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Environment - Computer Science - 01.12.2022
New model offers opportunity to protect migrating birds
New model offers opportunity to protect migrating birds
Researchers at the University of Amsterdam have developed a model that can accurately predict the current migration routes of migratory birds. This offers the possibility of taking adequate measures at the right time when birds are at risk from air traffic or infrastructure. The researchers published their work in the scientific journal Methods in Ecology and Evolution by the end of October.

Health - Computer Science - 01.12.2022
Fitness levels can be accurately predicted using wearable devices - no exercise required
Cambridge researchers have developed a method for measuring overall fitness accurately on wearable devices - and more robustly than current consumer smartwatches and fitness monitors - without the wearer needing to exercise.

Computer Science - Economics / Business - 01.12.2022
Paderborn University leads EU research project on explainable artificial intelligence
Artificial intelligence (AI) has become an integral part of our lives. It has given rise to smart assistants that take on tasks that would otherwise take humans a great deal of time and effort - in medicine, business and industry, for example. To do this, smart assistants require vast amounts of data.

Physics - Computer Science - 01.12.2022
Quantum computing to observe entanglement
Researchers at the Center for Theoretical Physics lead work on testing quantum gravity on a quantum processor. For the first time, researchers at MIT, Caltech, Harvard University, and elsewhere sent quantum information across a quantum system in what could be understood as traversing a wormhole. Though this experiment didn't create a disruption of physical space and time in the way we might understand the term "wormhole" from science fiction, calculations from the experiment showed that qubits traveled from one system of entangled particles to another in a model of gravity.

Health - Computer Science - 30.11.2022
New AI method for public health analysis shows trends in substance use among high schoolers
University of Waterloo researchers take a novel approach to public health analysis High school students who have a large weekly allowance, friends who smoke and low levels of physical activity are more likely to use multiple substances over time. Conversely, being older, being Black and eating breakfast daily were factors associated with a smaller chance of transitioning to multiple use.

Physics - Computer Science - 24.11.2022
Quantum sound connects future quantum devices
Physicists from the Gröblacher lab at TU Delft have built a device that can link different quantum devices and qubits to each other. This device, a silicon chip with vibrations traveling through it, functions as a network between quantum devices. This marks the first time that scientists are able to store as many qubits as they'd like within a very compact area on this type of chip.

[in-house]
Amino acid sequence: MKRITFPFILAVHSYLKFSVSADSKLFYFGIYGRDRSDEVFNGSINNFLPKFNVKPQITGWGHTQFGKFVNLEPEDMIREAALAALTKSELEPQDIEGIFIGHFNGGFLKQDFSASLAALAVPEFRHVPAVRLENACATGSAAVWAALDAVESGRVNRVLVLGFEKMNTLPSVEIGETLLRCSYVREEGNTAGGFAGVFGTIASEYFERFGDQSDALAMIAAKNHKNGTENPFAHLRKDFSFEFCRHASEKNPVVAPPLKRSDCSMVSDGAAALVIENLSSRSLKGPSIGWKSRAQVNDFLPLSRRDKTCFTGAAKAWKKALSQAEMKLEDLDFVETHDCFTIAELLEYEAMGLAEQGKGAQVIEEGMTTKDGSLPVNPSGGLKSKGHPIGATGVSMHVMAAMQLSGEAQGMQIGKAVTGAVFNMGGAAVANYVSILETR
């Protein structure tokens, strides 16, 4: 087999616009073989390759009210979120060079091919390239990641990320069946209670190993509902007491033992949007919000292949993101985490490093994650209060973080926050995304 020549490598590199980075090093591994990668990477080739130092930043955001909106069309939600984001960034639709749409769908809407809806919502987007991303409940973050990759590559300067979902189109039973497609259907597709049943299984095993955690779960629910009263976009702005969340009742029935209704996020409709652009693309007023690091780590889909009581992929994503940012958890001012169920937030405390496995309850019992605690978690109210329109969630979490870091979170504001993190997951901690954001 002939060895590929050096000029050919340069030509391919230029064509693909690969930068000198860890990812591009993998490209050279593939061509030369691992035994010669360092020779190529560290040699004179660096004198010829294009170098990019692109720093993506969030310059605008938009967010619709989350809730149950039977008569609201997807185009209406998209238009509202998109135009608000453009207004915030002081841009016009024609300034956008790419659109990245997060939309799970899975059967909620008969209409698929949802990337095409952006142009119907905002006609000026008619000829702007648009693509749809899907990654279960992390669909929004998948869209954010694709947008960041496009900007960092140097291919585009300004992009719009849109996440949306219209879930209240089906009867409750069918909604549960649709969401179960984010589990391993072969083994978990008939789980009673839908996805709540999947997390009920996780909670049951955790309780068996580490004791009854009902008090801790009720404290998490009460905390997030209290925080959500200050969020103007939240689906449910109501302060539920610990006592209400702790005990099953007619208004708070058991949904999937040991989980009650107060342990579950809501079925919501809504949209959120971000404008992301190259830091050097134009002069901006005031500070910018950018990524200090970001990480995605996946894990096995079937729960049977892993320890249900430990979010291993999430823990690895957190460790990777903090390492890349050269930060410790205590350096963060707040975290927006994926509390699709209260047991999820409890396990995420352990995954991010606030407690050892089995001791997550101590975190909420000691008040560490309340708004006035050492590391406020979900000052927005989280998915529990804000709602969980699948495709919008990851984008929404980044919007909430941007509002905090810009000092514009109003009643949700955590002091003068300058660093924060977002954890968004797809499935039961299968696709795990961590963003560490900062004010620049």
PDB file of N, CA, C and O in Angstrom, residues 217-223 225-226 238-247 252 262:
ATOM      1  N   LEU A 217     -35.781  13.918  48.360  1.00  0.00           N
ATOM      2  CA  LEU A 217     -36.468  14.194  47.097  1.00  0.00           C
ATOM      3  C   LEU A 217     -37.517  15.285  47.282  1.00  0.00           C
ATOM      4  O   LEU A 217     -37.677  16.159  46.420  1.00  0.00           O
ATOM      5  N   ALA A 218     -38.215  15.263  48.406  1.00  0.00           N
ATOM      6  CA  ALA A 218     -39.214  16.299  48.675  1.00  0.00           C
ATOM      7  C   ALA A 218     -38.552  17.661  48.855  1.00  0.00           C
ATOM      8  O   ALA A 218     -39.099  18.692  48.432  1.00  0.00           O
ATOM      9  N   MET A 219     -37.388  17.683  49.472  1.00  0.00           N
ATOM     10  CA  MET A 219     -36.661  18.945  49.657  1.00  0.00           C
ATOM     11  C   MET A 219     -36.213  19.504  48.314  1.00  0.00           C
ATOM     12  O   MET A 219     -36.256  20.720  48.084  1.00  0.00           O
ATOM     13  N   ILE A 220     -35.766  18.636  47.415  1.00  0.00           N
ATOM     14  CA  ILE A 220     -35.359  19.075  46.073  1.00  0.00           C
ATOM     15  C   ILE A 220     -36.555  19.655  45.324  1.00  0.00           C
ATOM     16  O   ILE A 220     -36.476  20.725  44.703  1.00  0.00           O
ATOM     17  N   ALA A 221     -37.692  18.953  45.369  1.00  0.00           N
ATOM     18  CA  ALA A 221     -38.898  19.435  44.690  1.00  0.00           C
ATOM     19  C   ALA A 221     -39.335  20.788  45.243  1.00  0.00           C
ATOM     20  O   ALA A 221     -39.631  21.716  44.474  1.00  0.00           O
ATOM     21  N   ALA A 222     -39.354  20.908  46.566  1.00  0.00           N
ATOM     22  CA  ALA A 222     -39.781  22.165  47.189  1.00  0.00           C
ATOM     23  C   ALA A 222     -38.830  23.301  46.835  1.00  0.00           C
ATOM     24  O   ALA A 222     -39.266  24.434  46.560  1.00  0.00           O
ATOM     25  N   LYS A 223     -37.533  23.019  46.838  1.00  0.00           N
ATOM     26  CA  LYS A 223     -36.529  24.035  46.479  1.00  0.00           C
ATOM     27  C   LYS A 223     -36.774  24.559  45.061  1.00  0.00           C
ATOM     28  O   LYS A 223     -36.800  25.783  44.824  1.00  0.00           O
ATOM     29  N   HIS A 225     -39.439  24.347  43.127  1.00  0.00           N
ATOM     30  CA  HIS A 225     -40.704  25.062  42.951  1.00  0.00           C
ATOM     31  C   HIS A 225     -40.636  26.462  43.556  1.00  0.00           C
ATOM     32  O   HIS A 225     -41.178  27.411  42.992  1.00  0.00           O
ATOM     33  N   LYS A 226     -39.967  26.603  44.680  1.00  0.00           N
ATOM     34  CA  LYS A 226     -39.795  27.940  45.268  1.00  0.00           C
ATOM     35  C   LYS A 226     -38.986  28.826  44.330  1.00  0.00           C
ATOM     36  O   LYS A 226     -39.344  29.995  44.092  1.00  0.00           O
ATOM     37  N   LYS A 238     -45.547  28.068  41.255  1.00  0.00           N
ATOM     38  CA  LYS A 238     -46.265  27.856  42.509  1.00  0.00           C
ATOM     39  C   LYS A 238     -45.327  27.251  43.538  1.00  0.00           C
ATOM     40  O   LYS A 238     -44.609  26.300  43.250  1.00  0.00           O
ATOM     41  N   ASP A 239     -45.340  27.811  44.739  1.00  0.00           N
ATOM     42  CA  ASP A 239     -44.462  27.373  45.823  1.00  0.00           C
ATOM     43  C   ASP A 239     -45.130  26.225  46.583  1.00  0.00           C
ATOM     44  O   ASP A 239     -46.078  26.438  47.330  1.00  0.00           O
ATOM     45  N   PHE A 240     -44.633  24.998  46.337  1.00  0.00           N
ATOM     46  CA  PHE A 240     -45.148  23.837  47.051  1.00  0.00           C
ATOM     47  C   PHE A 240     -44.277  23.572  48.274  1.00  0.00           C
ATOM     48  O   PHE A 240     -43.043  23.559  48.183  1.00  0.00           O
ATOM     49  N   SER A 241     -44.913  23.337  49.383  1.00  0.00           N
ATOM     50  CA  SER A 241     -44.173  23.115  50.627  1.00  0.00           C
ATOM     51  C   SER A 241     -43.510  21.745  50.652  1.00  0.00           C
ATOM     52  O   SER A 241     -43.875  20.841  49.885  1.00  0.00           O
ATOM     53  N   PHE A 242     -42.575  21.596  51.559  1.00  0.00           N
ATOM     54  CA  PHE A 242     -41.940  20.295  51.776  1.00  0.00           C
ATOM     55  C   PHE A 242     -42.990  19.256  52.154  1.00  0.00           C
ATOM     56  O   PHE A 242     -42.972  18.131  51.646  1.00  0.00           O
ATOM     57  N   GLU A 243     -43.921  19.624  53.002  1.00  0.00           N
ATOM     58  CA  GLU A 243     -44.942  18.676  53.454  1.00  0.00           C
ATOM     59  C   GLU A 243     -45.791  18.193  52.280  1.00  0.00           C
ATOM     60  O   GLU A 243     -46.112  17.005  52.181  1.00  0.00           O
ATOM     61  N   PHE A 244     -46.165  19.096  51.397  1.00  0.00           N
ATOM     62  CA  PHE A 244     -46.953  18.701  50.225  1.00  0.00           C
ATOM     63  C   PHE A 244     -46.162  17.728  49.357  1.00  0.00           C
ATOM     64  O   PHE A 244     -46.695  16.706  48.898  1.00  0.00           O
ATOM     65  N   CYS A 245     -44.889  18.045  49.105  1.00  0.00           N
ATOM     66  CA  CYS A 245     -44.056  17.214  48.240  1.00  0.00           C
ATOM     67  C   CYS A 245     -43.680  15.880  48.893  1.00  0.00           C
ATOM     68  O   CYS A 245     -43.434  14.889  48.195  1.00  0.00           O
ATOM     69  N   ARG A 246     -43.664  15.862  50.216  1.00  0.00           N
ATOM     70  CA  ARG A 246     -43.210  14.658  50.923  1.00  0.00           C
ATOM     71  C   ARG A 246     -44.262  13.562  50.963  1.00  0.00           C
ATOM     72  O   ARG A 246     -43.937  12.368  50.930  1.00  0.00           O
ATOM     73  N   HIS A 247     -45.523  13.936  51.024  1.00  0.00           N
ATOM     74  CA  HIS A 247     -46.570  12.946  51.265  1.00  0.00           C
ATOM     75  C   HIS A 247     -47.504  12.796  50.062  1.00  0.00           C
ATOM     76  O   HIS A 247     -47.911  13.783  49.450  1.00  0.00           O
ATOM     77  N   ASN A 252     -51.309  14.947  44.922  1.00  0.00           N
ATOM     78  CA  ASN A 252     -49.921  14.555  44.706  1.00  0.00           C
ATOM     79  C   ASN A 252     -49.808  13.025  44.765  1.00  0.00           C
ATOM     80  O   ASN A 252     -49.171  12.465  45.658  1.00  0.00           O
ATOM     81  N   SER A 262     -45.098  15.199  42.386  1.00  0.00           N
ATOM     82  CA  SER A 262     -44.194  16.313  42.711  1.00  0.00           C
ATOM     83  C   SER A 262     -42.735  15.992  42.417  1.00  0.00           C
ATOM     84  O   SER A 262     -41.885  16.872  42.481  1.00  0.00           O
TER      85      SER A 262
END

Computer Science - Social Sciences - 23.11.2022
A research identifies gender biases in Internet algorithms and proposes specific training to eliminate them
A research identifies gender biases in Internet algorithms and proposes specific training to eliminate them
A research led by the Open University of Catalonia (UOC) and with the participation of researchers from the University of Valencia (UV), the Polytechnic University of Valencia (UPV) and the Polytechnic University of Catalonia (UPC), among other centres, proposes measures to eliminate gender bias in Internet algorithms.

Computer Science - 23.11.2022
A simpler path to better computer vision
A simpler path to better computer vision
New research reveals a scalable technique that uses synthetic data to improve the accuracy of AI models that recognize images. Before a machine-learning model can complete a task, such as identifying cancer in medical images, the model must be trained. Training image classification models typically involves showing the model millions of example images gathered into a massive dataset.

Health - Computer Science - 21.11.2022
Steerable soft robots could enhance medical applications
Steerable soft robots could enhance medical applications
Borrowing from methods used to produce optical fibers, researchers from EPFL and Imperial College have created fiber-based soft robots with advanced motion control that integrate other functionalities, such as electric and optical sensing and targeted delivery of fluids. Over the past decades, catheter-based surgery has transformed medicine, giving doctors a minimally invasive way to do anything from placing stents and targeting tumors to extracting tissue samples and delivering contrast agents for medical imaging.

Environment - Computer Science - 21.11.2022
Defence satellites, weather radars and drones lead to major meteorite find
Nine years after a six-tonne asteroid crashed through the Earth's atmosphere over South Australia, researchers have used a combination of defence satellites, weather radars and drones to locate the largest meteorite-strewn area in Australia since the Murchison meteorite fall in 1969.

Astronomy / Space Science - Computer Science - 18.11.2022
Worldwide dataset captures Earth in finest ever detail